The solidity and reliability that had defined Madrid, unbeaten in 15 league games until going to Levante, gave way to a vulnerability that is even more of a problem considering how few goals they are scoring: Karim Benzema has two in 13 games, Gareth Bale has three in 25, Luka Jovic two in 23, Vinícius three in 37. Eden Hazard, injured against Levante, will miss two months. On the same day Messi scored four and Barcelona fans discovered that Braithwaite might be useful after all.
Barcelona have scored 16 goals more in the league alone. The Bernabéu, where Jorge Valdano said opponents routinely suffered “strange fright”, is now a place where Ramos admits “the lack of tranquillity the fans have reaches players too”. Madrid have won only nine of 17 home games this season.
Nor is it only this season. Barcelona have won their last four league visits, eight of their last 11 trips in all competitions. That run includes a 6-2, a 2-0, a 3-0, a 3-1 and a 4-0. Add another defeat and Madrid would be five points behind, plus the head-to-head record, with 12 games to go. As for Setién, this may be his first clásico but he has been to the Bernabéu three times and not lost, winning his last two visits with Betis.
All of this is being remembered now, thrown into the mental mix. Barcelona are presented with an opportunity to deliver a potentially decisive blow. Madrid are presented with an obligation, Marca calling this is a clásico “with no safety net”. Madrid cannot lose, just as they could not lose on Wednesday. “After a hard night I see two options: we can think about yesterday’s defeat or work towards tomorrow’s victory,” Ramos wrote on social media. “I chose the latter. Head and heart immersed in the clásico as of now.”
“White panic,” cheered the cover of El Mundo Deportivo. “Panic at the white house,” declared Sport, gleefully. Pride before a fall is a lesson they stubbornly refuse to learn and that euphoria had not been there the day before. City’s win brought a wave of optimism not provided by Barcelona’s own performance, a 1-1 draw at Napoli. The leaders, too, have their problems, more even than their rivals. It is not as if they are reliable, still adapting to new methods having sacked a coach mid-season for the first time in 17 years.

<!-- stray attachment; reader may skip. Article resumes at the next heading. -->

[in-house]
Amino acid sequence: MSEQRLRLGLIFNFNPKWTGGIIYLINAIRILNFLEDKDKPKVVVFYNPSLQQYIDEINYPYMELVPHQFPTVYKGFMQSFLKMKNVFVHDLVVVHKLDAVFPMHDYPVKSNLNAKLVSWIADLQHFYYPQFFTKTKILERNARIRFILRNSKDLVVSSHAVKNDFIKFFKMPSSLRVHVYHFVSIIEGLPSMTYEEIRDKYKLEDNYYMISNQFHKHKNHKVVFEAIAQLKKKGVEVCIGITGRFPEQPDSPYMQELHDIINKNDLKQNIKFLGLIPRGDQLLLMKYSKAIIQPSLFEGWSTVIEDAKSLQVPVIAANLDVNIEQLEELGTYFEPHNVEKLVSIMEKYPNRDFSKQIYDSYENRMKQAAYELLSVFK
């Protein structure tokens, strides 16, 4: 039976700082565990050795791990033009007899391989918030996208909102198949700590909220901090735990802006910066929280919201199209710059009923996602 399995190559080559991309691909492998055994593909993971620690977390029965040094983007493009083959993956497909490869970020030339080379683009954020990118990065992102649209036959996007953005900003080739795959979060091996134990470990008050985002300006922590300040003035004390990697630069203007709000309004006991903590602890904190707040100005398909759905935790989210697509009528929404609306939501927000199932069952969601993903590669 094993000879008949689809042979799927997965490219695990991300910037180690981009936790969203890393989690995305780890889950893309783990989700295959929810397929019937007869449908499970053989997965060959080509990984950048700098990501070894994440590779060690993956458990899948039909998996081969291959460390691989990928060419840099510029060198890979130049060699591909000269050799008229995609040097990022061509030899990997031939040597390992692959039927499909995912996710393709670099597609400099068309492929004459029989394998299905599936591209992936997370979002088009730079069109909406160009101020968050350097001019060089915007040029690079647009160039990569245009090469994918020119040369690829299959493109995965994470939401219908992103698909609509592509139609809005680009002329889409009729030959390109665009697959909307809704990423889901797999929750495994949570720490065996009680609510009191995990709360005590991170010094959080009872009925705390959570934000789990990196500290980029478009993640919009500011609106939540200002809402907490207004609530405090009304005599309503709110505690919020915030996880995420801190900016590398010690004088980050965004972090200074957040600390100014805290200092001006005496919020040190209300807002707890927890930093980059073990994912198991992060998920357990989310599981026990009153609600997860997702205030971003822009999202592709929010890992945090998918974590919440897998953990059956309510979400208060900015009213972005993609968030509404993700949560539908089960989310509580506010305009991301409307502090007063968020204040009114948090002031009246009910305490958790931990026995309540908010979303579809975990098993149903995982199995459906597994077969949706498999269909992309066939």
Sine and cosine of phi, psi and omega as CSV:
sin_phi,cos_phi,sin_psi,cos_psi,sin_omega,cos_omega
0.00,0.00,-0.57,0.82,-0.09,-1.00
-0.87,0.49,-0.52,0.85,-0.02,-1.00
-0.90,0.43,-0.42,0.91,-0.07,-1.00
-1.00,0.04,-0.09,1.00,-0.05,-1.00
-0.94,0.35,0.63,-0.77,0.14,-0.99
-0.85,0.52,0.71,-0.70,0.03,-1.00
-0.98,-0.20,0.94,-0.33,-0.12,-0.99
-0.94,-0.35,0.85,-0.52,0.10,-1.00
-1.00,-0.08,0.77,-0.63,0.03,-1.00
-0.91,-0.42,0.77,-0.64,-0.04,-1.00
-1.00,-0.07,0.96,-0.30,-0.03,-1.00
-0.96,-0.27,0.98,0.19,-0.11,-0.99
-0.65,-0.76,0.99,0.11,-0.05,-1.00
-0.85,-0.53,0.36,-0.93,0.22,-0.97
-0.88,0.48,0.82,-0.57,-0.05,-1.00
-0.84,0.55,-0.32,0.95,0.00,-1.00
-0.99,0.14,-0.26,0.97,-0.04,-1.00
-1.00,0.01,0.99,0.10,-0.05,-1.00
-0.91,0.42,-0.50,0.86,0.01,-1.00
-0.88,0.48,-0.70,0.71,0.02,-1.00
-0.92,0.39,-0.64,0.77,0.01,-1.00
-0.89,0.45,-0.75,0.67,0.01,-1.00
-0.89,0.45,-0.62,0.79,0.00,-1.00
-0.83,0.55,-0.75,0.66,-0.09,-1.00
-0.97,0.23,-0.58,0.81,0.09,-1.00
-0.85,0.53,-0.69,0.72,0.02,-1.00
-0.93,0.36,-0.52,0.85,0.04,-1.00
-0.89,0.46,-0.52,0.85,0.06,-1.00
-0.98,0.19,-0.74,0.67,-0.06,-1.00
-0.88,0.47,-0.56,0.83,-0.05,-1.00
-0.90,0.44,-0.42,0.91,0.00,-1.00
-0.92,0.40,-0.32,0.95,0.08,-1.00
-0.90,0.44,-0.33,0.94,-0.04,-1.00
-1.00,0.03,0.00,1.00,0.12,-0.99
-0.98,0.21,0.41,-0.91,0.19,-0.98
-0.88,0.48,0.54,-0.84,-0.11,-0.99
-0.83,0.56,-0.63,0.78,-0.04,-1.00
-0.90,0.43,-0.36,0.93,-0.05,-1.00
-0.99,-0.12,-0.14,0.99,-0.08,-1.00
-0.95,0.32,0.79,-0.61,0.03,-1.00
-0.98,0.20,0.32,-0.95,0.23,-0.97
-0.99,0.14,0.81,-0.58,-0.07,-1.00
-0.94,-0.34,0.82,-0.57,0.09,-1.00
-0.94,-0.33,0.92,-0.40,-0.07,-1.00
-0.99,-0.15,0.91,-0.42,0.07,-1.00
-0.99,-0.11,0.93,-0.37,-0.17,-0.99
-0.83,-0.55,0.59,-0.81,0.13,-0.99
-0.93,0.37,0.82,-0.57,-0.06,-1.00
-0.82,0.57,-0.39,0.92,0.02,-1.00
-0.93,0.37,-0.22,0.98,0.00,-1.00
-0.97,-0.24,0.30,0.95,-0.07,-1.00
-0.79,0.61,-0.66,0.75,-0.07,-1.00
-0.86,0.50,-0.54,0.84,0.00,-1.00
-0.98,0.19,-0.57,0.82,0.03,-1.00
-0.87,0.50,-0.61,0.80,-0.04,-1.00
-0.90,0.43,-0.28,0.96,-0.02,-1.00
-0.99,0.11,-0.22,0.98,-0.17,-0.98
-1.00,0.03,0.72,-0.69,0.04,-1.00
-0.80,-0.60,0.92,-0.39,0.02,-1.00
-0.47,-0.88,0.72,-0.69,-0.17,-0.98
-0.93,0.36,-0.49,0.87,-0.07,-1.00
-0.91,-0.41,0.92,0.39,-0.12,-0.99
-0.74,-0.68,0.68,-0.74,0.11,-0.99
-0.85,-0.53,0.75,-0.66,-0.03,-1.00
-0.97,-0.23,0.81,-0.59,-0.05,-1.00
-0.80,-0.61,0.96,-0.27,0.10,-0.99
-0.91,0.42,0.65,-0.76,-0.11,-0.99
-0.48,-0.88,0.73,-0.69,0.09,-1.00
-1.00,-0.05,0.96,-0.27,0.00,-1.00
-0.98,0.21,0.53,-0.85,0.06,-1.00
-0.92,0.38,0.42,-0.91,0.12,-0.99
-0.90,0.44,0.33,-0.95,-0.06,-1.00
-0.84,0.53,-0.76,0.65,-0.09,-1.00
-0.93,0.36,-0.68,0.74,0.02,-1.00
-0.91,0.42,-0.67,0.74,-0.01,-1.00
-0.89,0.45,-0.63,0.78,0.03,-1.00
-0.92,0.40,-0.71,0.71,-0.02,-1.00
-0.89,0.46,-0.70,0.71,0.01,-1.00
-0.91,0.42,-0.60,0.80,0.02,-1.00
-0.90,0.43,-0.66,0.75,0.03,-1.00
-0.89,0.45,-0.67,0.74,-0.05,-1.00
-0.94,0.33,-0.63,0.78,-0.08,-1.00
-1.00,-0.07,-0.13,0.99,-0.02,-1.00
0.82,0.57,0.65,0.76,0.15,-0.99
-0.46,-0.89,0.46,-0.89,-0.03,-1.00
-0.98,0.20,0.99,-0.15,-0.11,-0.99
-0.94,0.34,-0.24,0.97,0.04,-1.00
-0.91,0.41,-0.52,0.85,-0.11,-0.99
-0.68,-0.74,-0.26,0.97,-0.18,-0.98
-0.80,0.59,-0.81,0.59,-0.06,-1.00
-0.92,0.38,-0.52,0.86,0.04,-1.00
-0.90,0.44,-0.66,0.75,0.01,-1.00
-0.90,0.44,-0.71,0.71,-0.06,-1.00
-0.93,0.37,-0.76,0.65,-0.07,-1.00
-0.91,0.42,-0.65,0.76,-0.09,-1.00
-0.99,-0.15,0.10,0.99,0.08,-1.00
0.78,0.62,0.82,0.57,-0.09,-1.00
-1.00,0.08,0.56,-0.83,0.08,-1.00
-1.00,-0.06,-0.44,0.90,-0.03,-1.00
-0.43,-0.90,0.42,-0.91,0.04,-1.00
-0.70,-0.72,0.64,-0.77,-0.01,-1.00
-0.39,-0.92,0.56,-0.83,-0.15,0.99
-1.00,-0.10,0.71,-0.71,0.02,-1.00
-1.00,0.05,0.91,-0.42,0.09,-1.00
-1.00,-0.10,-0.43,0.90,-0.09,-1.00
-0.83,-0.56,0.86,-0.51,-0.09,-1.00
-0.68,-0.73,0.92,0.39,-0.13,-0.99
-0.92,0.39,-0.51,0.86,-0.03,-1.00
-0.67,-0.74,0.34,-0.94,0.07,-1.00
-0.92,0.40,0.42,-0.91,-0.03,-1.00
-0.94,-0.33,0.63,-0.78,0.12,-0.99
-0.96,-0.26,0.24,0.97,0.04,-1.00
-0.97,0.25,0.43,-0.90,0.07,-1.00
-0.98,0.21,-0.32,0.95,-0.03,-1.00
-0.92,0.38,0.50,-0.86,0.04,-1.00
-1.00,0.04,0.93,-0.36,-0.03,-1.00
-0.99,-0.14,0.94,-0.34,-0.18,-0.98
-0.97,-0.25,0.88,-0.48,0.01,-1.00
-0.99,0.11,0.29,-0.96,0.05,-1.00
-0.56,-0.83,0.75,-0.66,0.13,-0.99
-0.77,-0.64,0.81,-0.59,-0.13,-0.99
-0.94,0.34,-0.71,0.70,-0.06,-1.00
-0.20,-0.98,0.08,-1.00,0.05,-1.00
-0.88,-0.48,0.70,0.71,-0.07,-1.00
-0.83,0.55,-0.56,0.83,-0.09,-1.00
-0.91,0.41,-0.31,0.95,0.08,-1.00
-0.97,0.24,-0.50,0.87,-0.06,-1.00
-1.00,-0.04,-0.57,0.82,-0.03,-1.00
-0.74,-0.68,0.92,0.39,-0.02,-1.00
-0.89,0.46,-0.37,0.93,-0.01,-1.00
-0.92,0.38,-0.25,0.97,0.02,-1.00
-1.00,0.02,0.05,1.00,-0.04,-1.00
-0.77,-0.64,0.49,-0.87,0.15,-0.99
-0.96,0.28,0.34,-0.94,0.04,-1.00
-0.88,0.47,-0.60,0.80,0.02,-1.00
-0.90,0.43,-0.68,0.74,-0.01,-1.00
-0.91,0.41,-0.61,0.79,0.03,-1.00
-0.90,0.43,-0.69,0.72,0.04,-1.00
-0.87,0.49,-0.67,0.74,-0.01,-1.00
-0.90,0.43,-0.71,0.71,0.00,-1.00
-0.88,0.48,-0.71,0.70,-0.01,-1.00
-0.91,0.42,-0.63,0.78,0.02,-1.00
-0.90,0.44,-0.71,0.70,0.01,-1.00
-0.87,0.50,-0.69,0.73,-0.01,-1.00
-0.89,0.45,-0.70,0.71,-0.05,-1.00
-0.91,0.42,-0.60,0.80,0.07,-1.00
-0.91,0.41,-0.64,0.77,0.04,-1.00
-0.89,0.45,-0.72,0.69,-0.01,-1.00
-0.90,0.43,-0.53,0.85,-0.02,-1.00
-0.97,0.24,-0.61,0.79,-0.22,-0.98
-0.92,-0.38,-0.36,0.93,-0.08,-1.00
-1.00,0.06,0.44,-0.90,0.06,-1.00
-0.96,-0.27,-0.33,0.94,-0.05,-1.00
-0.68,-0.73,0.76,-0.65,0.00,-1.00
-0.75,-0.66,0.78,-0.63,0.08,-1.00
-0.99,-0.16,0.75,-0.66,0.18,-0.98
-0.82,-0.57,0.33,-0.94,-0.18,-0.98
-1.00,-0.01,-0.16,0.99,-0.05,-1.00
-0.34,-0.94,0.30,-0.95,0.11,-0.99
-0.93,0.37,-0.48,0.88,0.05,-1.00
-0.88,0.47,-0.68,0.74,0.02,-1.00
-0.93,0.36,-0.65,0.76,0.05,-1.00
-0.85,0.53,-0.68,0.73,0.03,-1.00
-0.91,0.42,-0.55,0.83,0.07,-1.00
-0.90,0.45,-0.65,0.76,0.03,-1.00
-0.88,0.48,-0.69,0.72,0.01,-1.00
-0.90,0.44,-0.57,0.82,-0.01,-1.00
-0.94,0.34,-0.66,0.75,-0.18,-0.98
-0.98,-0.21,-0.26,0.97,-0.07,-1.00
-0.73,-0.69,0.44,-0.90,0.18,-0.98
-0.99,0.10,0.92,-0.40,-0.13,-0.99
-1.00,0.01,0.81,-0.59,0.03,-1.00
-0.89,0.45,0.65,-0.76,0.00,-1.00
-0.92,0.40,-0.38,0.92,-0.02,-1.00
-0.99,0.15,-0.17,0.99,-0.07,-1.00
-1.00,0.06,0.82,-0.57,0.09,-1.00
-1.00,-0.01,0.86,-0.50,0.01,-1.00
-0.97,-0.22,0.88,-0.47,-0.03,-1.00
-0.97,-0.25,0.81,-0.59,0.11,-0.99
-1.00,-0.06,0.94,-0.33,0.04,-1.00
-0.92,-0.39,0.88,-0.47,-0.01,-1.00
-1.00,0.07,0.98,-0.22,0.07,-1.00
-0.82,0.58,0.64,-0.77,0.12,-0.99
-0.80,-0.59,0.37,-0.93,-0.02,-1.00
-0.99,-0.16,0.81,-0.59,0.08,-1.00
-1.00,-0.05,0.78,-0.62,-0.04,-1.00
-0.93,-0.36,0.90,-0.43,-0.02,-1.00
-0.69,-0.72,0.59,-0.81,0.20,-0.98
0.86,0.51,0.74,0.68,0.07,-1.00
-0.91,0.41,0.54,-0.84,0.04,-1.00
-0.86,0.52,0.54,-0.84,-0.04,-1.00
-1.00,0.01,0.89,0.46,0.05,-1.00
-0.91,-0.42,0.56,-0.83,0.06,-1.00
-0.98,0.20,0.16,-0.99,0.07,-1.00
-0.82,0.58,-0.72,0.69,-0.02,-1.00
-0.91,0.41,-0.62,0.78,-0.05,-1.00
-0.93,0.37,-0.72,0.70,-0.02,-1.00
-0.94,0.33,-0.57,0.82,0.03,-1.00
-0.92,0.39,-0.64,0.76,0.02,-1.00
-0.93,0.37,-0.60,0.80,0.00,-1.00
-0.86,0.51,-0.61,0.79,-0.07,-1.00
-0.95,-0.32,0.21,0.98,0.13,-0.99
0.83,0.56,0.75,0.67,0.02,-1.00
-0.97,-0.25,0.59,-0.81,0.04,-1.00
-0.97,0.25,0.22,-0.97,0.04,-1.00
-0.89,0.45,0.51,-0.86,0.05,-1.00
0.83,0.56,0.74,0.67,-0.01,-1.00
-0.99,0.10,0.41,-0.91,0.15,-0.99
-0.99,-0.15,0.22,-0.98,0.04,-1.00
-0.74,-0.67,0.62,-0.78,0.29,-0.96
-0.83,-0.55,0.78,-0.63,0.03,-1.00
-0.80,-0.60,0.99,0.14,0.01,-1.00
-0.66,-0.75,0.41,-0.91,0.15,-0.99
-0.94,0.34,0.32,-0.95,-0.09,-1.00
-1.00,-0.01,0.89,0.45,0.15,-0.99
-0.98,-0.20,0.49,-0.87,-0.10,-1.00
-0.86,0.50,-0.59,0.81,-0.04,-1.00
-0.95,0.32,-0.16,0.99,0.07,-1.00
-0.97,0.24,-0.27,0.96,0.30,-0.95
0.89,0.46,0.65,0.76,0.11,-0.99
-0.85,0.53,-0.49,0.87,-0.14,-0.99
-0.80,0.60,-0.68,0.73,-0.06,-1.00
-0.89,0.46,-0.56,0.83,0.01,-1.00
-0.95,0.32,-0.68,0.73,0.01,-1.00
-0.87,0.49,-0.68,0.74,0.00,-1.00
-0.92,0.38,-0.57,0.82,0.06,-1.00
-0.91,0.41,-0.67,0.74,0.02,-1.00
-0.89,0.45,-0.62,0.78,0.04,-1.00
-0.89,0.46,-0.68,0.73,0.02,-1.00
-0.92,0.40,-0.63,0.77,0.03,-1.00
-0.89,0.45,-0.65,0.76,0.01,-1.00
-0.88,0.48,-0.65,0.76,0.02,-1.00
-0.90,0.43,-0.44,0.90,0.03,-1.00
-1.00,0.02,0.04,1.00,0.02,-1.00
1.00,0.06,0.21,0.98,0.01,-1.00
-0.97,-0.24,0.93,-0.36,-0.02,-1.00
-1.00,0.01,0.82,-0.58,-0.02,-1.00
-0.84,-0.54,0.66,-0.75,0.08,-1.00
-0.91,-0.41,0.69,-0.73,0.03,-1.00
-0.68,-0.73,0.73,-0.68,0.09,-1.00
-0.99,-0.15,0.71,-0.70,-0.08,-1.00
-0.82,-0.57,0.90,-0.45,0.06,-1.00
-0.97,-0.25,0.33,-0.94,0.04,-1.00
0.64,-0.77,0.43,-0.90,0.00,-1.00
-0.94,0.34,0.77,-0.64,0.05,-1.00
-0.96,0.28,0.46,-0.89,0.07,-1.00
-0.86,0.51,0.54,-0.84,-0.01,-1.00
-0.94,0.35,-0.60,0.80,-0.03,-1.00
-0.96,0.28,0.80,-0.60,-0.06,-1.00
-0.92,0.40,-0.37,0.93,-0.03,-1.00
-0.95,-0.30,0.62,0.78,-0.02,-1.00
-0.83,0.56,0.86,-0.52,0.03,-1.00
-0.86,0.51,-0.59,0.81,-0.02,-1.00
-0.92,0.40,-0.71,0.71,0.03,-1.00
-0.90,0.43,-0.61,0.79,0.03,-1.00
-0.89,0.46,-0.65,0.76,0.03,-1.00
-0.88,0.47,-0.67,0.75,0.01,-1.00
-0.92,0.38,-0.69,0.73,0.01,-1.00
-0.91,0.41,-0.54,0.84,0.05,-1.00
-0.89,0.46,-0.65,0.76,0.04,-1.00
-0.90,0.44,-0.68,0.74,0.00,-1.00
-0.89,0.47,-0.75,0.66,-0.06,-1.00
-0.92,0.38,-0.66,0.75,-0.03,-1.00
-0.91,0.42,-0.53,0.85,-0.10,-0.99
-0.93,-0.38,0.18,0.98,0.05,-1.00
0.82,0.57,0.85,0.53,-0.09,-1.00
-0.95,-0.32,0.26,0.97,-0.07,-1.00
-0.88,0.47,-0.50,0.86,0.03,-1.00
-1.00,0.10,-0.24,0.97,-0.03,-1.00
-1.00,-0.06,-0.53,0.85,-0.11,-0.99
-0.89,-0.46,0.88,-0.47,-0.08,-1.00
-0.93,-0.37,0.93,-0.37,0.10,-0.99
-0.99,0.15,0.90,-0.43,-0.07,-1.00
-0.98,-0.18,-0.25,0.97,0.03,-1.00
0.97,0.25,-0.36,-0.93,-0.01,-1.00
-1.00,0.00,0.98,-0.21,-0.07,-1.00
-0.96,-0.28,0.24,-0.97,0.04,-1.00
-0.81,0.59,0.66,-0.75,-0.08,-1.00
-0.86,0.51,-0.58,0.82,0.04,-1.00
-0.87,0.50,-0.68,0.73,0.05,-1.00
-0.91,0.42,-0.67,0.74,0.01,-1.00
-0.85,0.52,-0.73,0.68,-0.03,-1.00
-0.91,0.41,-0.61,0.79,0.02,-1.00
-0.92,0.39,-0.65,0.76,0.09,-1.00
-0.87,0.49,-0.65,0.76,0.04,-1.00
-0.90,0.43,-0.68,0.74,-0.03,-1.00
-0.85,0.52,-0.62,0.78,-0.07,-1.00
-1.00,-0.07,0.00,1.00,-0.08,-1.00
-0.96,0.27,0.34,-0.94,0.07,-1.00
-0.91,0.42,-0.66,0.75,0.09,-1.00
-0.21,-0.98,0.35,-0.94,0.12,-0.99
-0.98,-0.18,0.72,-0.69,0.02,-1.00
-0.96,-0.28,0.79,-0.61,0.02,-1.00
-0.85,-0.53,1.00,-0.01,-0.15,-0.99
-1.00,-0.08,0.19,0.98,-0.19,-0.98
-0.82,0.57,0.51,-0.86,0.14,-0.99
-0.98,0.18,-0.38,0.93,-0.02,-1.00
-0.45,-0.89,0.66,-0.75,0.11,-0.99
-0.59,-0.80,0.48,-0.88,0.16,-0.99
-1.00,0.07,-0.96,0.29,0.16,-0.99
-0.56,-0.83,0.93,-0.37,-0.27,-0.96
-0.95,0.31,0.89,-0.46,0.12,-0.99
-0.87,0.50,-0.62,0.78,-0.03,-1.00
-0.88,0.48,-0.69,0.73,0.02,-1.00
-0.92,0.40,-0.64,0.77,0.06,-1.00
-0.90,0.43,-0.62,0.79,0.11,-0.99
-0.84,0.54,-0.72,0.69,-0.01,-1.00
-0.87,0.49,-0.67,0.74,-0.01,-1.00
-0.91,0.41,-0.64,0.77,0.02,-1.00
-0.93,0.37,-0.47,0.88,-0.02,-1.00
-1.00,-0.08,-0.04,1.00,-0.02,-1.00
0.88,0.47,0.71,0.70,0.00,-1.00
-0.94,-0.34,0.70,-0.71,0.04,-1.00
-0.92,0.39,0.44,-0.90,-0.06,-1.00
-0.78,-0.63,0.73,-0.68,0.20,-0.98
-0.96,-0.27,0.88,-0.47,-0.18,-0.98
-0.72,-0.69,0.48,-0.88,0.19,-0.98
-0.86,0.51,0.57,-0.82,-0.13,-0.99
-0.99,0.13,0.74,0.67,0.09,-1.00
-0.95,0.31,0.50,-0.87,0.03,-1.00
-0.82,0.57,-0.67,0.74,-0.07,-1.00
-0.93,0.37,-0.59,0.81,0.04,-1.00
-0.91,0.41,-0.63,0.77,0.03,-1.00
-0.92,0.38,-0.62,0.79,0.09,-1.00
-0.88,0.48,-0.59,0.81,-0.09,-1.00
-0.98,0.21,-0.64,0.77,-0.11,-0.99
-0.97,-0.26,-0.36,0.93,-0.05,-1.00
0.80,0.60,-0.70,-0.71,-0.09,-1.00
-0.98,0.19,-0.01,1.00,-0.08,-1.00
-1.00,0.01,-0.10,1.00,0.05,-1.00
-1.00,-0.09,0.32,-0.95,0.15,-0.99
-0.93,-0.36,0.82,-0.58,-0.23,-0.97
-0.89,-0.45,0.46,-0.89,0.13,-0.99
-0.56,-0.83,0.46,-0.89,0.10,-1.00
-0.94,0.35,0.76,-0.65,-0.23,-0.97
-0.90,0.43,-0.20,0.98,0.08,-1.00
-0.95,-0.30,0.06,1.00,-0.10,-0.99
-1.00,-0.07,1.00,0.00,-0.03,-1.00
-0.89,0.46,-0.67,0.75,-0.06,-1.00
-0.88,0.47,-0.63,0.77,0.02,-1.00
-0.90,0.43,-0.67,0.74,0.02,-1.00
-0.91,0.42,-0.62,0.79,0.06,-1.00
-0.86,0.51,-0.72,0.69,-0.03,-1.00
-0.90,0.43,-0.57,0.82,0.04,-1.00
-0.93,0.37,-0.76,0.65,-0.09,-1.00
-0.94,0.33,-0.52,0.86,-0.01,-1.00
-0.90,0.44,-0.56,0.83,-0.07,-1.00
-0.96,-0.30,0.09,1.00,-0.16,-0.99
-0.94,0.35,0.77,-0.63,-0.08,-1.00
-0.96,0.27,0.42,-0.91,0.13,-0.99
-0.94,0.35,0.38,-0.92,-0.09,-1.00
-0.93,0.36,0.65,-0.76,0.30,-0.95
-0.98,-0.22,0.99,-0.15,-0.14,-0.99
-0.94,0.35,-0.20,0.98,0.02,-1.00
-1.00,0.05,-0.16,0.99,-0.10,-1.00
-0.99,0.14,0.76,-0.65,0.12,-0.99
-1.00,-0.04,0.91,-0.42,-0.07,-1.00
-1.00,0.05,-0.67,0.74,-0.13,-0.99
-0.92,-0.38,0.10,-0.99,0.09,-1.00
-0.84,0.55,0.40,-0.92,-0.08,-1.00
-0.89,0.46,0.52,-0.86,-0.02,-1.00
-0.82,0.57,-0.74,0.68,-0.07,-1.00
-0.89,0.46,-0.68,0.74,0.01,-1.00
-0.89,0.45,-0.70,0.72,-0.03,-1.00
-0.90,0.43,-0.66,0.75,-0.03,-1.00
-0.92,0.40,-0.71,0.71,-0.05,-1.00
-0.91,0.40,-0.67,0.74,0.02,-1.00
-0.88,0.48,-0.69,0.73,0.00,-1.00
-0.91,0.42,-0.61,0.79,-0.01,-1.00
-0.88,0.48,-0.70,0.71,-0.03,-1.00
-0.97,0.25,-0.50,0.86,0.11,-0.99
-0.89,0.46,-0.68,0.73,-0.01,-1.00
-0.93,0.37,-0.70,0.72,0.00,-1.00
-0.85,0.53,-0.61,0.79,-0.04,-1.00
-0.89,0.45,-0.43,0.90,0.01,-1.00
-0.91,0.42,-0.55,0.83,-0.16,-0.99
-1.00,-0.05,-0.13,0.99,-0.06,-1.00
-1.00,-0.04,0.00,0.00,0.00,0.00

These are old teams – a dozen over-30s between them – and at Barcelona the division between board and squad runs deep, the institutional crisis, too. “The team has propped up the club,” Gerard Piqué said. Doing so now is harder than ever. Piqué will play despite an ankle problem but Jordi Alba, Sergi Roberto, Luis Suárez and Ousmane Dembélé are out, leaving Barcelona with 16 first-team footballers; in the second leg against Napoli, it will be 13. “That’s the planning, unfortunately,” Sergio Busquets said, pointedly.
Messi admitted that at the moment Barcelona are not good enough to win the Champions League, where they have won two of their last 10 knockout games away. Wednesday posed the question of whether Madrid are either. For now the issue is more immediate: are they good enough to win the clásico? If “good” is the word. This is supposed to be the greatest game there is but neither team seems to fit that bill now. On Thursday night two radio shows ran the same debate. Not: “Who comes into the clásico in the better shape?” but “Who comes into the clásico in the worse shape?” Sunday’s meeting, Valdano suggested, is like a race between two injured men limping towards the finish line. – Guardian